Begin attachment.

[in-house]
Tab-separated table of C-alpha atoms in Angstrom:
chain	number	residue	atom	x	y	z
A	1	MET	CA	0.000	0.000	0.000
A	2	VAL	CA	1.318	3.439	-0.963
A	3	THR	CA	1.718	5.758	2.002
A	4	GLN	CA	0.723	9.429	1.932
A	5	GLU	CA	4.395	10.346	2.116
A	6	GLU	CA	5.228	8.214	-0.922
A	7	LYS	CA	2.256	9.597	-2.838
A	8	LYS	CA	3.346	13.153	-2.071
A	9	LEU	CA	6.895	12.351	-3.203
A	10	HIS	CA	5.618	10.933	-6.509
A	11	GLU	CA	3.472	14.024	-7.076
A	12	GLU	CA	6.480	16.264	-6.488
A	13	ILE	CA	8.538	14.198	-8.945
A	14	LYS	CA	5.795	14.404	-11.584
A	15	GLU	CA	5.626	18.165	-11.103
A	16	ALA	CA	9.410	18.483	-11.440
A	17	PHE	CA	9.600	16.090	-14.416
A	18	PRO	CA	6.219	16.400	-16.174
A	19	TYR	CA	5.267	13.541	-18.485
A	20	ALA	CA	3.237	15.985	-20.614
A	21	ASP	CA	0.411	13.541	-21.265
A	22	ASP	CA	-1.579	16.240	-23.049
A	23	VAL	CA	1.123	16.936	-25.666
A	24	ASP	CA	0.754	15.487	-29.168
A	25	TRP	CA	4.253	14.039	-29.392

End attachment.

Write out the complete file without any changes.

[in-house]
Tab-separated table of C-alpha atoms in Angstrom:
chain	number	residue	atom	x	y	z
A	1	MET	CA	0.000	0.000	0.000
A	2	VAL	CA	1.318	3.439	-0.963
A	3	THR	CA	1.718	5.758	2.002
A	4	GLN	CA	0.723	9.429	1.932
A	5	GLU	CA	4.395	10.346	2.116
A	6	GLU	CA	5.228	8.214	-0.922
A	7	LYS	CA	2.256	9.597	-2.838
A	8	LYS	CA	3.346	13.153	-2.071
A	9	LEU	CA	6.895	12.351	-3.203
A	10	HIS	CA	5.618	10.933	-6.509
A	11	GLU	CA	3.472	14.024	-7.076
A	12	GLU	CA	6.480	16.264	-6.488
A	13	ILE	CA	8.538	14.198	-8.945
A	14	LYS	CA	5.795	14.404	-11.584
A	15	GLU	CA	5.626	18.165	-11.103
A	16	ALA	CA	9.410	18.483	-11.440
A	17	PHE	CA	9.600	16.090	-14.416
A	18	PRO	CA	6.219	16.400	-16.174
A	19	TYR	CA	5.267	13.541	-18.485
A	20	ALA	CA	3.237	15.985	-20.614
A	21	ASP	CA	0.411	13.541	-21.265
A	22	ASP	CA	-1.579	16.240	-23.049
A	23	VAL	CA	1.123	16.936	-25.666
A	24	ASP	CA	0.754	15.487	-29.168
A	25	TRP	CA	4.253	14.039	-29.392